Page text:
Spring is a fantastic time to be outdoors. Along with the beauty of plants in bloom, a trip to a national park can reveal mammals emerging from their hibernation and frogs singing up a storm. But the one spring event that brings countless new and life-long nature lovers to our nation’s parks is the return of migratory songbirds.
Songbirds are members of the order Passeriformes and are often referred to as “perching birds.” They are known for being small, colorful and vocal, with calls that turn forests into musical wonderlands. Although songbirds are most comfortable in woodland, thicket, scrub and wetland habitats, they can often be lured into neighborhoods by backyard birdfeeders and nest boxes.
Several songbird species, such as robins, pine siskins and blue jays, live in the United States year-round. They are adapted to the cold, and oftentimes snowy, winters that come from being permanent residents. Many songbirds cannot survive the winters here and they make long journeys between wintering grounds in Central and South America to their breeding grounds in our local forests.
Some migratory songbirds, such as barn swallows, travel thousands of miles to the United States to find a good place to raise young and feed. Oftentimes, it’s right in your nearby national park.
Once songbirds get to their breeding grounds, they start pairing up and making nests. This means that they are more active, vocal and easily seen. So get outside this spring and go listen and look for songbirds.
Here is a quick list of some of the songbirds you might see if you head to a park this April and May:
Buntings and Tanagers - These are the songbirds most renowned for their color and decorative markings. Buntings and tanagers can be bright red, yellow, or blue and often a variety of colors mixed together. Male summer tanagers are completely red, while male painted buntings have a blue head, yellow wings, red breast and a green back.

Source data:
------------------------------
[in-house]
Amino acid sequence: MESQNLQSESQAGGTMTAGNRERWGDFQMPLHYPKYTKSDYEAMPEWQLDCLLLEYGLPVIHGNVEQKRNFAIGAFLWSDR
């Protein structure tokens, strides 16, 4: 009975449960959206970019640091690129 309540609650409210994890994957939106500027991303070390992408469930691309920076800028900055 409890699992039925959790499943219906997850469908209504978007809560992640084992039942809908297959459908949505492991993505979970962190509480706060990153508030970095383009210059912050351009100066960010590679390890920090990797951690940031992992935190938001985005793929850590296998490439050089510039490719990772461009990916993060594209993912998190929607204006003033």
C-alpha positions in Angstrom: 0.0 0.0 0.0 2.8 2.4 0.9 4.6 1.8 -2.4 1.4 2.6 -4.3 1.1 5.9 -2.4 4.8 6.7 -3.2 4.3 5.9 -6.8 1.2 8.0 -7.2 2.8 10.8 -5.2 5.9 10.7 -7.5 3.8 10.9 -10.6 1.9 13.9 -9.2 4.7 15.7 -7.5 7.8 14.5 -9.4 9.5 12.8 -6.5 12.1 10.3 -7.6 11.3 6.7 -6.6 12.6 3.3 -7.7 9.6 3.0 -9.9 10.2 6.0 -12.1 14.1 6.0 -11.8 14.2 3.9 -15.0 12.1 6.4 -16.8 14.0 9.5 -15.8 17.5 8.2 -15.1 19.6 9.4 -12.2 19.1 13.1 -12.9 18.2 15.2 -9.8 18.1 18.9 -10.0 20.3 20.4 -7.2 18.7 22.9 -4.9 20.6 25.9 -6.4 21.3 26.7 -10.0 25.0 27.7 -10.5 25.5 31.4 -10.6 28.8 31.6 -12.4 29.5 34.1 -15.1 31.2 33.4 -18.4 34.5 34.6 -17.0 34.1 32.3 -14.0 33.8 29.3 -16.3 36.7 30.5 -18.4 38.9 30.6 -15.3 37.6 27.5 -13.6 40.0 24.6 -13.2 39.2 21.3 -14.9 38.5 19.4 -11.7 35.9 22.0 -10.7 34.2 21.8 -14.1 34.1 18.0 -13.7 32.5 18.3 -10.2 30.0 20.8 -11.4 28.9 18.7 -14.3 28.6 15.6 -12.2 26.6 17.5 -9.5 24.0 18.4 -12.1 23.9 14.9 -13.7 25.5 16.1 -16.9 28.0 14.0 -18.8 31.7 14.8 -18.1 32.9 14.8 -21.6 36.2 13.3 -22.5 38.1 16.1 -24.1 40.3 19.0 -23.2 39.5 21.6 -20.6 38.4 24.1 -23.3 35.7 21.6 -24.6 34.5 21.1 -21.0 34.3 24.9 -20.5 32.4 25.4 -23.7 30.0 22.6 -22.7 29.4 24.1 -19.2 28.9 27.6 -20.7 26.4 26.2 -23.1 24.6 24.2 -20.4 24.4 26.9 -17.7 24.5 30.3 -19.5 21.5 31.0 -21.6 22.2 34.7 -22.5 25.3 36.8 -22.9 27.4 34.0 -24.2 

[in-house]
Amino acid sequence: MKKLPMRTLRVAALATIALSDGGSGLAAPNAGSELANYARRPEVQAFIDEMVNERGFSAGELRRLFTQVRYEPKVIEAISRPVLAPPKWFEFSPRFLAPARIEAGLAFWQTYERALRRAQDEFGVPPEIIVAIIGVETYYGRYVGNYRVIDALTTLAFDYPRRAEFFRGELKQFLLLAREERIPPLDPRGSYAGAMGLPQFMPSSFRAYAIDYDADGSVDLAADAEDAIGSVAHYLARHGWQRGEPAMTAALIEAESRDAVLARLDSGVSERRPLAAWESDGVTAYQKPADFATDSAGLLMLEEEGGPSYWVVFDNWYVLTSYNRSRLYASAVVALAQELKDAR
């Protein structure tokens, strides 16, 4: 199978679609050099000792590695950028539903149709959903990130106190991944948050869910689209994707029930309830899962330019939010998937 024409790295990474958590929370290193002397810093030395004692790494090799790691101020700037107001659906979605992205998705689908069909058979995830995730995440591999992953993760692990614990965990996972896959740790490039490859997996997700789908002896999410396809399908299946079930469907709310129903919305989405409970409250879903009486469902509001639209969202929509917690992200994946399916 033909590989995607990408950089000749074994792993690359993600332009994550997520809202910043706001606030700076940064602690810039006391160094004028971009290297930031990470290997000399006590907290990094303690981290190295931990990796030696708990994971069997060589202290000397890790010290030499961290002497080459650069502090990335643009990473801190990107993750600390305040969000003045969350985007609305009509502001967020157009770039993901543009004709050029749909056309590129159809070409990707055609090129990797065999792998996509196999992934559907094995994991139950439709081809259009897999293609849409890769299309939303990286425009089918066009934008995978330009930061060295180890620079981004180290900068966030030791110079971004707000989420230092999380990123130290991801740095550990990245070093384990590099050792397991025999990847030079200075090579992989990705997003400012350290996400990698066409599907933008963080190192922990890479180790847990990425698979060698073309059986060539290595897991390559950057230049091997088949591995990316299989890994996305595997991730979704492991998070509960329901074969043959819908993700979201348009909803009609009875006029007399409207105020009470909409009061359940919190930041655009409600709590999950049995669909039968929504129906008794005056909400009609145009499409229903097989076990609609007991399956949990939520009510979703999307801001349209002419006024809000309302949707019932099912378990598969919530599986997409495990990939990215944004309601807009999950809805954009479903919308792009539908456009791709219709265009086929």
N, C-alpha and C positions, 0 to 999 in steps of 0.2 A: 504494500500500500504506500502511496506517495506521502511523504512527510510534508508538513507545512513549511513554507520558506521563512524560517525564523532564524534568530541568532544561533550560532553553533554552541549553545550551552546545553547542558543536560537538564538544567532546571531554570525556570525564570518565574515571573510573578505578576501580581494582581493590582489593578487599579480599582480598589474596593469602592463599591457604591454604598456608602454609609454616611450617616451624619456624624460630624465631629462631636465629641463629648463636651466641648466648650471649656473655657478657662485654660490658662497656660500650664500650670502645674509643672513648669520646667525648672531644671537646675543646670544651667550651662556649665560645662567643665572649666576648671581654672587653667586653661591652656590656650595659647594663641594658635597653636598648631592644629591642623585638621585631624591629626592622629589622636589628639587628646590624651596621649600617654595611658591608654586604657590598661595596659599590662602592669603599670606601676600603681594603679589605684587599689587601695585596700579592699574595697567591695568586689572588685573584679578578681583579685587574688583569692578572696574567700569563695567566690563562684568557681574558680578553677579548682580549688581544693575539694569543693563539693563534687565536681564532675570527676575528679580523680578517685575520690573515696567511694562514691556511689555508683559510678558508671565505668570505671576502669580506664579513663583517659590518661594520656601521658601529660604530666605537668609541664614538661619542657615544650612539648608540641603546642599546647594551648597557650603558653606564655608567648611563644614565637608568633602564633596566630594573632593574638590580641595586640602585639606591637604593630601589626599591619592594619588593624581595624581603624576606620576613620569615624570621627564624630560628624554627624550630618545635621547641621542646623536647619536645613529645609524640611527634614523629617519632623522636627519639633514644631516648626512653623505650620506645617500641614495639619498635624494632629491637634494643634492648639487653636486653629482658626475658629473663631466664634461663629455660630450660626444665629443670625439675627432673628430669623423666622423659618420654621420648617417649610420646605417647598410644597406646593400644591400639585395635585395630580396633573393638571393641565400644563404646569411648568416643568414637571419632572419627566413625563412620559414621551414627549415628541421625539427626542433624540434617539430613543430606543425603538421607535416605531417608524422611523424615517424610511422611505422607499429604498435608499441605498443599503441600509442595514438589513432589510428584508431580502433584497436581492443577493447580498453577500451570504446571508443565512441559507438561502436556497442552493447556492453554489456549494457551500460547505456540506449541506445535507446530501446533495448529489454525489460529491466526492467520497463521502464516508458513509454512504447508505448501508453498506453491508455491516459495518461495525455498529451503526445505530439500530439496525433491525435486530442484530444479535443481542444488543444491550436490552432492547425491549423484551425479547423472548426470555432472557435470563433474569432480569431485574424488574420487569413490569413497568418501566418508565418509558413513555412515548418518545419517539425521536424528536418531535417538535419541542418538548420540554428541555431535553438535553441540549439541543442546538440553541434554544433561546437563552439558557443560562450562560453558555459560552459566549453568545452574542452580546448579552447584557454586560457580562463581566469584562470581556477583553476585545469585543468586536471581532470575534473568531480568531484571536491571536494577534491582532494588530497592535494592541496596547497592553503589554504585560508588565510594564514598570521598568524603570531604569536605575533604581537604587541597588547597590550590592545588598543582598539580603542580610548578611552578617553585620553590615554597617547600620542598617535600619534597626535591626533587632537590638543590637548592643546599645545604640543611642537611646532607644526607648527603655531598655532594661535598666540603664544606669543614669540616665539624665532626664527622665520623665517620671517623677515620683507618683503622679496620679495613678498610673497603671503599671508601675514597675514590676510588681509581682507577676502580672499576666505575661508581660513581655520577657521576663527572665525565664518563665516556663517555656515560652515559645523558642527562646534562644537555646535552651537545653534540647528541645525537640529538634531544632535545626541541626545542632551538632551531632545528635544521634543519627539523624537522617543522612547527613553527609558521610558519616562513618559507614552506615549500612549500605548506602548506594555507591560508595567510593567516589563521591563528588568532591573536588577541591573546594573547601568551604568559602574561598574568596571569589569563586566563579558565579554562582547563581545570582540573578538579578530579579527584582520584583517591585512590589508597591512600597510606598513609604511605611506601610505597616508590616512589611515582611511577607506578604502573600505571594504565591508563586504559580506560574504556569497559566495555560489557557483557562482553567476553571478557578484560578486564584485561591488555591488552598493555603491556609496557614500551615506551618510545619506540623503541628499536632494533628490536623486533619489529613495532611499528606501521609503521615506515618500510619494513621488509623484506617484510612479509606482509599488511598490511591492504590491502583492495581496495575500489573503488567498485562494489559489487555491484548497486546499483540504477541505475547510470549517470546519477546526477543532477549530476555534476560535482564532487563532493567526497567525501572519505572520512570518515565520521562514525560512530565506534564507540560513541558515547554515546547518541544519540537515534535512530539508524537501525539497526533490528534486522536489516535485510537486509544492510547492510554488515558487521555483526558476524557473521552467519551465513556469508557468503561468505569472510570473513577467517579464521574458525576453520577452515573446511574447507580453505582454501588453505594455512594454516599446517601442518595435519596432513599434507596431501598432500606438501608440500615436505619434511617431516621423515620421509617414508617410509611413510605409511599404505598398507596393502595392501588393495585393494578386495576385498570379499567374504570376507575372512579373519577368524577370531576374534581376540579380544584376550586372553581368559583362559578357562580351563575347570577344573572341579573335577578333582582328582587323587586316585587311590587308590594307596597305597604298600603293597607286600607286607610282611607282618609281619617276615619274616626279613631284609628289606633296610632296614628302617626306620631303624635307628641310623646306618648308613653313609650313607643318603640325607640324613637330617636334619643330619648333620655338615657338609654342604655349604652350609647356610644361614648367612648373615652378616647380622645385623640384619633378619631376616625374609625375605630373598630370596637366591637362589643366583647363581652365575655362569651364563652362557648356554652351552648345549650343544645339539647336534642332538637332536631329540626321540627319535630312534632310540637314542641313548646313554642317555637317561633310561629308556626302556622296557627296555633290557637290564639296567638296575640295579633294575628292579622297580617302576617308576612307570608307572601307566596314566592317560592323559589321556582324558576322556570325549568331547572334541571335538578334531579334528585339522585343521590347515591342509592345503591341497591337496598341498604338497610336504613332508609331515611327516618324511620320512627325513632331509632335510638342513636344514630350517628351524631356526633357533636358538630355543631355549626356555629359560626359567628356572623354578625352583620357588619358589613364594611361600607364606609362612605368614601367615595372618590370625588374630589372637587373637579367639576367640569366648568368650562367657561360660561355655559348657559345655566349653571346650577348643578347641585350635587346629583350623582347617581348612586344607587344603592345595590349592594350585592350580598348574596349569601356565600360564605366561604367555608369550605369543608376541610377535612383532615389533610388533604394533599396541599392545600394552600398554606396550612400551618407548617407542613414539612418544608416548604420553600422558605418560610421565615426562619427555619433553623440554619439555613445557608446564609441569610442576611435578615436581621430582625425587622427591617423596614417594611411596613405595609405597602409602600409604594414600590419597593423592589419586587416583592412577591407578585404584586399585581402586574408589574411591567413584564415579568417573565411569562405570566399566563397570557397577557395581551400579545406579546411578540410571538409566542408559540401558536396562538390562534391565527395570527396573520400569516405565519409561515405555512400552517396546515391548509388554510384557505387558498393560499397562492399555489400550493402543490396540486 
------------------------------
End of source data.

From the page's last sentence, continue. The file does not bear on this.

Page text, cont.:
With such interesting colors, it’s pretty easy to identify males. The real challenge is identifying female buntings and tanagers. Females have less need for bright colors, because they are not working to attract males – it’s the other way around. Most female tanagers are yellow and gray, while the female buntings are a drab green or brown.
Parks to see buntings and tanagers: Check out the western tanager at Yosemite National Park, painted buntings in Chickasaw National Recreation Area, Indigo Buntings in New River Gorge National River, and summer tanagers in the Ozark National Scenic Riverways.
Warblers – Of all the migratory songbirds, it’s the warblers that cause the most frustration to bird watchers. Warblers look extremely similar, with very slight differences in coloration and markings between species. Most warblers are yellow and gray with additional white and black markings. The differences between warblers can be as slight as one having a reddish crown and another with a black eye-line. It takes a good field guide, strong binoculars and experience in the field to be able to identify warblers. Test your skills (and patience!) by searching out warblers.
Parks to see warblers: See if you can identify American redstarts at the Delaware Water Gap National Recreation Area, MacGillivray’s warbler in Rocky Mountain National Park, chestnut-sided warbler in Voyageurs National Park, and cerulean warblers in Shenandoah National Park.
Orioles – Orioles are the songbirds of open habitats. They prefer parks, the edges of woodlands, and open areas near rivers, lakes and streams. Orioles are either yellow and black or orange and black. They also have white markings on the wings. The Baltimore oriole is one of the most well-known songbirds, both for its beautiful orange coloring and for the baseball team.
Parks to see orioles: Spot a flash of orange or yellow this spring. Look for Baltimore orioles in the Mississippi National River and Recreation Area, hooded orioles in Golden Gate National Recreation Area, and Scott’s orioles in Big Bend National Park.
Read about six of North America’s top birdwatching spots as chosen by the expert: http://www.nwf.org/News-and-Magazines/National-Wildlife/Birds/Archives/2...